Of course practical preparation for the real world is important. There’s no doubt that necessity and therefore money is a powerful motivating force. But I can’t help but think that there’s something more to life than “bread and butter.” Like the ascetics of Buddhism, I tend to believe that materialism and physical needs are paltry compared to our spiritual well-being and somehow, even though I understand the benefits, I can’t bring myself to forsake my intellectual interests for a bigger wallet (not that I’m against money in general – if you happen to love a subject that also brings in the big bucks, more power to you).

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However, despite the inconveniences of always having to defend my major, I do think that it is a valid question. Why literature? Why research? Why academia? There seems to be a strain of anti-intellectualism in America that discourages the life of the mind, the pursuit of the Ivory Tower. The common thought is that spending too much time in scholarly endeavors renders one useless in the actual society, but personally, I think this is an unfair stereotype. I don’t think there is anything more pure and beautiful than the pursuit of knowledge and truth.

A couple weeks ago, I bought a stack of books from an English Department book sale, one of which being The Art of Literary Research by Richard D. Altick (1975). The pages are yellowed and the book has that old library smell, but I like flipping through it whenever I’m having an academia-induced anxiety attack. One quote at the very beginning of the book I think sums up the attraction of studying literature:

“In no other subject is the pupil brought more immediately and continuously into contact with original sources, the actual material of his study. In no other subject is he so able and so bound to make his own selection of the material he wishes to discuss, or able so confidently to check the statements of authorities against the documents on which they are based. No other study involves him so necessarily in ancillary disciplines. Most important of all, no other study touches his own life at so many points and more illuminates the world of his own daily experience” – Helen Gardner, “The Academic Study of English Literature,” Critical Quarterly, I (1959).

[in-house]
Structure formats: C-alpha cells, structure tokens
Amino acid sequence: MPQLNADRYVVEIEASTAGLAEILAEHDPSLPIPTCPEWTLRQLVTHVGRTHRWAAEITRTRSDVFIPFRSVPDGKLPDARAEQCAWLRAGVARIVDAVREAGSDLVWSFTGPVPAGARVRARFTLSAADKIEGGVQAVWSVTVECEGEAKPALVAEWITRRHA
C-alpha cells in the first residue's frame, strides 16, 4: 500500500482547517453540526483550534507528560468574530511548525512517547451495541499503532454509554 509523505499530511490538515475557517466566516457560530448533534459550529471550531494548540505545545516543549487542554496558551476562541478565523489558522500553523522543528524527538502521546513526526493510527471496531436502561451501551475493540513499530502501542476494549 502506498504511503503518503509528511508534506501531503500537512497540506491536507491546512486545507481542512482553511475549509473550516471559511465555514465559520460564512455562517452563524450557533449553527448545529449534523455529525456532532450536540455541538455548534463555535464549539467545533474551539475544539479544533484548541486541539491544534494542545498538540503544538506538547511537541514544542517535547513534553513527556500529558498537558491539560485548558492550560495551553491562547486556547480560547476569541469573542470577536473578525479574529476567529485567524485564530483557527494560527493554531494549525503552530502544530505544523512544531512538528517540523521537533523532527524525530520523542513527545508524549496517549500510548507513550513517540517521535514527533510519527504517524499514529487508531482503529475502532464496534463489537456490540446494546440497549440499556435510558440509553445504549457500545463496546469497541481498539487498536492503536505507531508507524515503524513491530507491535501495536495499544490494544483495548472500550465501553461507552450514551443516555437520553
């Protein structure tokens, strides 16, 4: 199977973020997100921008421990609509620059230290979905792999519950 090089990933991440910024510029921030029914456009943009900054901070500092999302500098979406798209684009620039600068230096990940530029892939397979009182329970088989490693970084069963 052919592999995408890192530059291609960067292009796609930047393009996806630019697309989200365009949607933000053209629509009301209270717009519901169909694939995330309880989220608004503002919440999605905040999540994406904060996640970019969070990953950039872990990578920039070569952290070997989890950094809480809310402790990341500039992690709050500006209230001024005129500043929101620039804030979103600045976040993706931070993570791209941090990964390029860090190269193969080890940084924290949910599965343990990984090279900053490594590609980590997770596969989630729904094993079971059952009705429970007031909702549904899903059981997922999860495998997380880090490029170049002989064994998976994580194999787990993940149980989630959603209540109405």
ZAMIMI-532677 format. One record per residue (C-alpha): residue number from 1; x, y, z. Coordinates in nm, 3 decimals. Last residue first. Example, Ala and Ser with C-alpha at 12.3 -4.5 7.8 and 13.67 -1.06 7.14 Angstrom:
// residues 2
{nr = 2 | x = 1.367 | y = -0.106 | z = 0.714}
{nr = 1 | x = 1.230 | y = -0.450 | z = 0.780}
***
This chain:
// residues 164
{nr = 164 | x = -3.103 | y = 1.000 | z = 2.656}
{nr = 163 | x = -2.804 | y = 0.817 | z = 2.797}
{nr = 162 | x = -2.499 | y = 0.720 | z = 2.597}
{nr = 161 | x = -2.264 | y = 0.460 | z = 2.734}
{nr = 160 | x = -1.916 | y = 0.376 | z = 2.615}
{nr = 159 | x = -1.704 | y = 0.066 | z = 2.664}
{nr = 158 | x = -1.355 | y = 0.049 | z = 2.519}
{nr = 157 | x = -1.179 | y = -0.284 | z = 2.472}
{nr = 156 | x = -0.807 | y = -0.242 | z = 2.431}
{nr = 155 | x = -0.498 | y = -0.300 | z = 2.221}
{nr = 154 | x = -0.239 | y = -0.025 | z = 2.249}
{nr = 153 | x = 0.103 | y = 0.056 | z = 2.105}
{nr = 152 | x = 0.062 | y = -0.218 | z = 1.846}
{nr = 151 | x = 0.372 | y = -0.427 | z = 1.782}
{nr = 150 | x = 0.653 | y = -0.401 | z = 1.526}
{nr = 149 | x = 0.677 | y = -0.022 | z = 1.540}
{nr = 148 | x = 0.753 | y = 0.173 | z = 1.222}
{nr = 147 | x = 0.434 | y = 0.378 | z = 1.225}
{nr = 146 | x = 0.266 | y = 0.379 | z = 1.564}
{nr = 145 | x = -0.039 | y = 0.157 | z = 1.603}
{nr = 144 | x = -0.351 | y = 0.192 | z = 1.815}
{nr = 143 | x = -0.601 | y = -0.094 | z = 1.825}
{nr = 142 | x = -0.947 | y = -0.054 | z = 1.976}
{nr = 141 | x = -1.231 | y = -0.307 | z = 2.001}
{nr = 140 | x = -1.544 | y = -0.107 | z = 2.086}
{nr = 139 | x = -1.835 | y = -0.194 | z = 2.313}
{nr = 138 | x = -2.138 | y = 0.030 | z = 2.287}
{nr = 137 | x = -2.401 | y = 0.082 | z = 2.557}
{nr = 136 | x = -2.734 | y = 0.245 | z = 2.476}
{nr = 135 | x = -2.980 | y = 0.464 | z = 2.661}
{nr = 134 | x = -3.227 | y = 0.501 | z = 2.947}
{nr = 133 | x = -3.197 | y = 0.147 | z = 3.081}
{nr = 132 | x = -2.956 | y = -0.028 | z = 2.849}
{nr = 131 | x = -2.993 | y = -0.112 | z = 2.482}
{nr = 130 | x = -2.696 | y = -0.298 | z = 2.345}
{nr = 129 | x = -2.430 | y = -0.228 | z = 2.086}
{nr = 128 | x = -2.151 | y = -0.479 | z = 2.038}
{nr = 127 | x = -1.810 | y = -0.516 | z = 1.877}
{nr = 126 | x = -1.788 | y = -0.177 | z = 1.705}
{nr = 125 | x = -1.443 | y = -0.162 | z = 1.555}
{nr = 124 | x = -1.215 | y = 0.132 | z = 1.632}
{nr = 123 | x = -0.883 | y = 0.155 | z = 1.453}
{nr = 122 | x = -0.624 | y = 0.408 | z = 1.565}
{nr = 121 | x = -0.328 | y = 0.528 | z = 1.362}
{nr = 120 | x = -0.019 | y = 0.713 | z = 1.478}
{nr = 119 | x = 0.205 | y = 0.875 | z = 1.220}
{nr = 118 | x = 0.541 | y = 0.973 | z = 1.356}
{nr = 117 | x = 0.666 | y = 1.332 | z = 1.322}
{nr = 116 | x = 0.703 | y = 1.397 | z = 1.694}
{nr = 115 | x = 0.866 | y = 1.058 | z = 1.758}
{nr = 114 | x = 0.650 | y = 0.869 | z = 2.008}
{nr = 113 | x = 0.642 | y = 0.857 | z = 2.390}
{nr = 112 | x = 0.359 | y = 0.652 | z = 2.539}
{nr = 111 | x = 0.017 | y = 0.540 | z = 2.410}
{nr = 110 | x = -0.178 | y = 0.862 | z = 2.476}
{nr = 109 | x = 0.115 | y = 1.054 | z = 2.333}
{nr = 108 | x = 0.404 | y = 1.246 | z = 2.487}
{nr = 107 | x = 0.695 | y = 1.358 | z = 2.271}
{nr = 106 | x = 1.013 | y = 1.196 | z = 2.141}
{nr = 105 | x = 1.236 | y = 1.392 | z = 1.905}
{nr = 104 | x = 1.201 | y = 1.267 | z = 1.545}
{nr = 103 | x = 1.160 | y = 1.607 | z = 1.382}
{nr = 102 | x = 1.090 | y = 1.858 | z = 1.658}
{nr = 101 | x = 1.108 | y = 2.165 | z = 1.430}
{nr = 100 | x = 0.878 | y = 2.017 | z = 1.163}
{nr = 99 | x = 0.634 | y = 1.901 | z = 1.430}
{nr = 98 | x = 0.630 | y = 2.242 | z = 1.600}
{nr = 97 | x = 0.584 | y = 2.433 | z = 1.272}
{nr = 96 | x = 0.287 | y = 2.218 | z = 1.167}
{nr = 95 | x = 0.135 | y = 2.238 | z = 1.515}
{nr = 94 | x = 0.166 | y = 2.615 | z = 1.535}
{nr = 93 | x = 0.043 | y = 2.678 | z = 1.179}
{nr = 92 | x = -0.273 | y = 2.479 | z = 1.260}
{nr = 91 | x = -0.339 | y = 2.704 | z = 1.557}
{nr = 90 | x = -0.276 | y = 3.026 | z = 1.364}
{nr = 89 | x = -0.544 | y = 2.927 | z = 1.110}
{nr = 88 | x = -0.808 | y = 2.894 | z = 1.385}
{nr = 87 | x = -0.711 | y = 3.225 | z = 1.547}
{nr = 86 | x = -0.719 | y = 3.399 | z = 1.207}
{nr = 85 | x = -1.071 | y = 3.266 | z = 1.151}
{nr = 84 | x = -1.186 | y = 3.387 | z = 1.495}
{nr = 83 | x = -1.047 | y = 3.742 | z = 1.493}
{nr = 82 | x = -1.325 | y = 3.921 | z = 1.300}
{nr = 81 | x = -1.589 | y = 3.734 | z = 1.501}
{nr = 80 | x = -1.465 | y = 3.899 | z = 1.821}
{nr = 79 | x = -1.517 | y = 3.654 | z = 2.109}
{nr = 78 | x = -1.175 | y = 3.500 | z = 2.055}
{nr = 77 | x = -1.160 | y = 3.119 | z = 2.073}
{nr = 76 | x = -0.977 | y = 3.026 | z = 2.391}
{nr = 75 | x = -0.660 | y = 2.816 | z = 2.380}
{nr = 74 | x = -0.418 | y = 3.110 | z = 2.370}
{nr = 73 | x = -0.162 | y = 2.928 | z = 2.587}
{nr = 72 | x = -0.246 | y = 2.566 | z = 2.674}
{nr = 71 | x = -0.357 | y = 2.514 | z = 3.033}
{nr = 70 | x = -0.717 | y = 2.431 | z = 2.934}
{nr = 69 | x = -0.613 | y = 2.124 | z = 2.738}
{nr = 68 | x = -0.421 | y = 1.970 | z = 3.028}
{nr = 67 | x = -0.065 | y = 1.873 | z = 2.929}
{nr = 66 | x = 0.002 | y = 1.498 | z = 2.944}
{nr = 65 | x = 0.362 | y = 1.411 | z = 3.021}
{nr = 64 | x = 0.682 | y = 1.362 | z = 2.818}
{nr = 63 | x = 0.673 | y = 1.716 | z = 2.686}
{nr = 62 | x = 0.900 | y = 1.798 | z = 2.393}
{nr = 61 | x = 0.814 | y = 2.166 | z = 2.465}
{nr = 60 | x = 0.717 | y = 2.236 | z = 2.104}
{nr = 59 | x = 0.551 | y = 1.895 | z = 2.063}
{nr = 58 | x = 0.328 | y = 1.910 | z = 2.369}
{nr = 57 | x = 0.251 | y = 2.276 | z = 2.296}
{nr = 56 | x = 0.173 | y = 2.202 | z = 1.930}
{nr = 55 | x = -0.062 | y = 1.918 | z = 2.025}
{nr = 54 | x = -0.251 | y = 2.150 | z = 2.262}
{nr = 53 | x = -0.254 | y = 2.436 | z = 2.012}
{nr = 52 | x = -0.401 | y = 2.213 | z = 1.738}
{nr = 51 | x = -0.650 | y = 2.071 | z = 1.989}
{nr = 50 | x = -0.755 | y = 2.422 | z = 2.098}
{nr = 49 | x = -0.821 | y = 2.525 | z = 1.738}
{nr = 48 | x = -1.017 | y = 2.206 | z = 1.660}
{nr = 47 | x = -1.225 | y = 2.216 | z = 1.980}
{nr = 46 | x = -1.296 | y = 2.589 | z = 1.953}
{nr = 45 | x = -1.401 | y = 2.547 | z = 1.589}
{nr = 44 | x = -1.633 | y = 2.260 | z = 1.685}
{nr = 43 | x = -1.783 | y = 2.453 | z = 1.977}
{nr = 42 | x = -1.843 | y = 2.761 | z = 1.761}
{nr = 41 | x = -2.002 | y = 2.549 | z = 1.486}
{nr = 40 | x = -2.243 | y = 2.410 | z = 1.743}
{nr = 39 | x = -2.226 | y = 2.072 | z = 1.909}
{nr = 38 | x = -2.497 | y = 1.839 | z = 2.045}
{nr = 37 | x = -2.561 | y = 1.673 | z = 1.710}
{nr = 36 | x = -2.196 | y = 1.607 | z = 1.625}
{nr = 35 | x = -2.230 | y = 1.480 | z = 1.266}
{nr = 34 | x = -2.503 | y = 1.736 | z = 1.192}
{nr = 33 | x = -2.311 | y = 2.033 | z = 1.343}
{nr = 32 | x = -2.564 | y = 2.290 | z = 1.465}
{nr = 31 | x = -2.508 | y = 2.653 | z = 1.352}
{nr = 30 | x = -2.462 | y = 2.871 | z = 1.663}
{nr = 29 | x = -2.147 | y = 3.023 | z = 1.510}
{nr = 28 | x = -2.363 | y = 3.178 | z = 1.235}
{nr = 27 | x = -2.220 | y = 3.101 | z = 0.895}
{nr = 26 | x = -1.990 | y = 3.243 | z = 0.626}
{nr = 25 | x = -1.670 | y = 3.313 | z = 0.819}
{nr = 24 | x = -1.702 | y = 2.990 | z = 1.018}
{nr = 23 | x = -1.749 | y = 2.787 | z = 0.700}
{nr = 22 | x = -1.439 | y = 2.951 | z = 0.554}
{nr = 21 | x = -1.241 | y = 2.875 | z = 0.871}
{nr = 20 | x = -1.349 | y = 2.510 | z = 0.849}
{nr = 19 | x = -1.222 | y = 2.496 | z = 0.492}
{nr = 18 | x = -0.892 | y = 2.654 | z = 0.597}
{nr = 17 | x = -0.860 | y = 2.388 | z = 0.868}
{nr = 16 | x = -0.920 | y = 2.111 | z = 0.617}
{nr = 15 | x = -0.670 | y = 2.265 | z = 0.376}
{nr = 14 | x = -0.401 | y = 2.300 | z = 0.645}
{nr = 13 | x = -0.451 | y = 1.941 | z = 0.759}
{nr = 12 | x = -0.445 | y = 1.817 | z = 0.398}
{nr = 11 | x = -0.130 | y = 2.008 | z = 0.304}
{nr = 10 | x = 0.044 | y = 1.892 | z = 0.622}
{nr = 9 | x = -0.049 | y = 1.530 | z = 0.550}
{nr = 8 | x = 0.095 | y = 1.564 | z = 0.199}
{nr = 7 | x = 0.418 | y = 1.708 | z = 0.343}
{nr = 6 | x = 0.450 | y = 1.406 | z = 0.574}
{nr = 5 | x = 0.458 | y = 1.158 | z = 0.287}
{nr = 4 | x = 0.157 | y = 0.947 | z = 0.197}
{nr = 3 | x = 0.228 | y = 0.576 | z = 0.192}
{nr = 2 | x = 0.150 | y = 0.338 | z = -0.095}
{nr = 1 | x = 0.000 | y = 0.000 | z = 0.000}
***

These factors led me to the study of literature and they are also what keeps me here. I’ve been given advice to just fulfill my intellectual curiosity in college and then go out and get “a real job,” but I don’t really see how I can do that. You can’t really satisfy a thirst for learning in four meager years, or even in a lifetime. In the final (and my favorite) chapter, Altick describes “The Scholar’s Life” and every time I read it, I’m reminded of why I want to spend my life in academia.

“The scholar really never ceases being a scholar. He may firmly lock his office door at the end of the day, but he never locks or sequesters his intellect. Consciously or subconsciously he continues to mull over the problems his restless curiosity about books and history has set loose in his mind, and sometimes, at the oddest moments – at 3 A.M. or while taking a shower – a bright new idea may come to him from nowhere… The bookish excitement that has led them into the profession permeates their lives.”

“No other profession offers so legitimate an excuse for reading great literature. And though the siren song of research may lead us to spend many hours in realms far removed from art, if we learn our lesson correctly, they may sharpen our understanding and appreciation of the masterpieces to which we are devoted.”

“Though time is always short, we have the lifelong company of books; and what is more, we have good human companionship… Love of books and a consuming interest in the intellectual and esthetic questions they pose make brothers of men with amazingly different backgrounds and tastes. In scholarship there is no prejudice born of national origin, creed, color, or social class; we live in the truest democracy of all, the democracy of the intellect.”

I’m willing to concede that Altick’s portrayal of a career in literary scholarship may be a bit idealized, but I think its a beautiful ideal to aspire to. At its best, research can be infinitely rewarding.

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(Clearly, I have not been disillusioned yet.)

On a final note: Who else is really depressed about Pushing Daisies being cancelled? Let’s mope together with some pie (dosed with homeopathic mood-enhancers), knitting, and pop-up books. 😦